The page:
Remember me? Scientists implant false memories in mice
Mice were given false memories when their brains were made to recall events in different context from that in which they occurred.
Thu, Jul 25, 2013 at 02:51 PM
Tinkering with the brains of mice, scientists have given the rodents memories of events that never occurred.
The researchers used a technique that involves activating neurons with light to train mice to "remember" a painful experience in a completely different context from that in which they experienced the pain. The false memories were encoded by brain cells in the same way as real memories are sealed in.
Even without any scientific manipulation, memories can be unreliable. Many studies have shown the limits of eyewitness testimony in the courtroom, for instance. But few studies have looked at how false memories are formed at the cellular level. [5 Wild Facts About Your Memory]
"In humans, false memory phenomena are very well established, and in some cases it can have had serious legal consequences," said study researcher Susumu Tonegawa, a neuroscientist at MIT in Cambridge, Mass.
When the brain forms a memory, a population of brain cells is thought to undergo lasting physical or chemical changes, creating what's called a "memory engram." Memory has two phases: First, the memory is acquired by activating these brain cells, and later it is recalled by reactivating these cells. Scientists had hypothesized, but never proved, these memory cells existed.
Researchers gave mice false memories by putting them in one chamber (blue), then putting them in another chamber (red) where they received foot shocks and brain stimulation, and then putting them back in the first chamber. There, the mice "remembered" receiving the shocks in the wrong chamber. (Image: Evan Wondolowski/Collective Next )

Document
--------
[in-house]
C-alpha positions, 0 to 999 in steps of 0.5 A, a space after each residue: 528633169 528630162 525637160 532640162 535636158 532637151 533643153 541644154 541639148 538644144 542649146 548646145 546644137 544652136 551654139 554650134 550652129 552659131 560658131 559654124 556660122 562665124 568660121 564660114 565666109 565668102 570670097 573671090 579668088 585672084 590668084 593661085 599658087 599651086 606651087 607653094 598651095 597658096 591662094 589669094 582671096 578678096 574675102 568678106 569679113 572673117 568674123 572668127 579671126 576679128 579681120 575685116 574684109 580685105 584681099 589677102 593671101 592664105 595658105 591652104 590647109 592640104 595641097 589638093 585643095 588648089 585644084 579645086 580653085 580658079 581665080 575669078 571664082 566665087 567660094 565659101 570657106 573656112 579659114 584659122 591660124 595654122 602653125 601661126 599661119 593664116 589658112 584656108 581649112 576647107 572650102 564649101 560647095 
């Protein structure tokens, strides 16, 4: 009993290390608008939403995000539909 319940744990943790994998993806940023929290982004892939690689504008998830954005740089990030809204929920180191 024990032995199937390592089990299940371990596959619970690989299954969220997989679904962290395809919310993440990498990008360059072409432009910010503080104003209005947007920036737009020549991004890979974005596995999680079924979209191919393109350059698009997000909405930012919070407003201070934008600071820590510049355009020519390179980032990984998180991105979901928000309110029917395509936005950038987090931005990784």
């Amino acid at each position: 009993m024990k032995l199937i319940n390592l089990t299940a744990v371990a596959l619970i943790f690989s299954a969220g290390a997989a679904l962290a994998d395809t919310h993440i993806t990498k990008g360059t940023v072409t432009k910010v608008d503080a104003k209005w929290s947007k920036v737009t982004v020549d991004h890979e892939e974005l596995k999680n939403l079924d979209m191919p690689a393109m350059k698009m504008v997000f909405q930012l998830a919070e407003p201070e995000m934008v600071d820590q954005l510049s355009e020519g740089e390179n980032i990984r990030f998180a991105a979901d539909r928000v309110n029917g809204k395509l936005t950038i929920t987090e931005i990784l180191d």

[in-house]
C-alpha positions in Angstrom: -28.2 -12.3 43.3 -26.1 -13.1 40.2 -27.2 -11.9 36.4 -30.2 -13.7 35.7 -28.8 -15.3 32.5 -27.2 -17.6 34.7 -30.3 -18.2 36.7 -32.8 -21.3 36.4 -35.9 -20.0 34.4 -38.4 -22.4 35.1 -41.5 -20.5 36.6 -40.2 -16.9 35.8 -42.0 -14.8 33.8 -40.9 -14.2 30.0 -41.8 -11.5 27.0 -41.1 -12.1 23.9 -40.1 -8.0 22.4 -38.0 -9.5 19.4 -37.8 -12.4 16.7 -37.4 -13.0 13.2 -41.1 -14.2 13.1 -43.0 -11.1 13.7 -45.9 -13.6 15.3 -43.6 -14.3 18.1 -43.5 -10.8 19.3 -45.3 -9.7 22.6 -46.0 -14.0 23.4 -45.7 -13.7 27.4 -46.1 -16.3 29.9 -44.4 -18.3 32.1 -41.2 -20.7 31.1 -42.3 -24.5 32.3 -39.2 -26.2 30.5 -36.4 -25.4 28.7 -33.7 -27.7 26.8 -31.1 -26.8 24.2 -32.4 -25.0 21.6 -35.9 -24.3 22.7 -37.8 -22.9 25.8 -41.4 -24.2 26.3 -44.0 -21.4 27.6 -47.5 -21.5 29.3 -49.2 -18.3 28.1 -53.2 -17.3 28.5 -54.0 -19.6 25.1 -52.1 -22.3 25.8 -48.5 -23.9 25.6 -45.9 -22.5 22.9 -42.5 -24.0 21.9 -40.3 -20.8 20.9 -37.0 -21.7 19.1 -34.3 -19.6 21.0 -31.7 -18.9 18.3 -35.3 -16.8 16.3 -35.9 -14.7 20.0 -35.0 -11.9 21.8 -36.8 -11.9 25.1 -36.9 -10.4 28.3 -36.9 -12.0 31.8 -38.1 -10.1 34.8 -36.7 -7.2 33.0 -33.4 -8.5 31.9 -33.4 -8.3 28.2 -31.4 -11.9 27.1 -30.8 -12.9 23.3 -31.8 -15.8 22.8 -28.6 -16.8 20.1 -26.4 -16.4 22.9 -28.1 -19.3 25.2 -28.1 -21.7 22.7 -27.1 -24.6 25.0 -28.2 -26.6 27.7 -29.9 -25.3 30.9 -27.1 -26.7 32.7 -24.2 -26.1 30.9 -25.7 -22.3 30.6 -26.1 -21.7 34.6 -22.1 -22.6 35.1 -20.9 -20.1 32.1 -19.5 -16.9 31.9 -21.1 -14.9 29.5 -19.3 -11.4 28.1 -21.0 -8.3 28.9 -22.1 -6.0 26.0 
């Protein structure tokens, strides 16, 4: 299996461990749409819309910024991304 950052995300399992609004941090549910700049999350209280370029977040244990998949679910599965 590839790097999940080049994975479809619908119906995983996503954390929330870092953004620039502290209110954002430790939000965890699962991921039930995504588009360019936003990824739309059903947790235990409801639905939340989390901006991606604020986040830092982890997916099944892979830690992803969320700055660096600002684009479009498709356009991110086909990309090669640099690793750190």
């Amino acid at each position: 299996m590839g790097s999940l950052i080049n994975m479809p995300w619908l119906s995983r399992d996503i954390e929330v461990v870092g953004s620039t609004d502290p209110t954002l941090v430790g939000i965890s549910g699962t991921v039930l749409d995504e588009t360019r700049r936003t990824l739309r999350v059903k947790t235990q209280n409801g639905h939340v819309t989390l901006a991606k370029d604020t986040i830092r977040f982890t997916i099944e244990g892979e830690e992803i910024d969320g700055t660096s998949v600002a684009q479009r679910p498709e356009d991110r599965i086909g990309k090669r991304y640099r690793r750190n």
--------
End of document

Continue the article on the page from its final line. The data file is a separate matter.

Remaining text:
Implanting mice memories
Last year, Tonegawa and his colleagues showed that such cells do exist in a part of the hippocampus, the brain’s memory center. The researchers genetically engineered mice to make certain neurons light-sensitive — a technique known as optogenetics — so that shining a blue light on the cells activated them.
The mice were put in a chamber where they experienced foot shocks, causing them to freeze in fear. The animals learned to associate the shocks with the chamber, forming a fear memory. Then the researchers put the mice in a different chamber, and shone a blue light on the cells that encoded the foot-shock memory. The animals reacted as fearfully as if they were in the first chamber.
In the present study, Tonegawa's group took the experiment a step further. First they allowed the mice to explore the first chamber without getting a foot shock. Then they put the mice in a second chamber where they gave them foot shocks while shining a blue light on the cells that encoded the memory of the first chamber. They wanted to see whether, when they put the mice back into the first chamber, they would react as if they had been shocked there.
The mice did exactly that, showing fear when they were placed in the first chamber, even though they had never experienced a shock there. The researchers had succeeded in implanting a false memory into the mice.
The findings were detailed online on July 25 in the journal Science.
"Memory comes from experience," Tonegawa told LiveScience. But in this case, the animal never experienced any fear in the first chamber, and yet the animal was fearful of that chamber, he said.
False human memory
The findings provide a model for how false memories might be formed in humans. Before the advent of DNA testing, many criminals were convicted primarily on the basis of eyewitness testimony. When their DNA was tested later, "three out of four people imprisoned for many years based primarily on witness recall turned out be innocent," Tonegawa said.
Tonegawa described the famous case of a woman who was watching TV when a man broke into her apartment and raped her. The man she accused as her rapist was a psychiatrist who had been on TV at the time she was raped. The psychiatrist was in a TV studio and therefore could not have been the rapist, and yet the woman swore it was him, because she had formed a false memory associating the sound of his voice with the rape.
"Like our mouse case, only the false memory prevailed," Tonegawa said.
So how could humans have evolved the ability to form false memories? Tonegawa speculates that false memory is the price humans pay for creativity. Our imagination makes us inventive, but it also makes us susceptible to conflating events that did and didn’t happen.
"Humans are very creative," he said. "As a byproduct, we form false memories."
Follow Tanya Lewis on Twitter and Google+. Follow us @livescience, Facebook & Google+. Original article on LiveScience.com.
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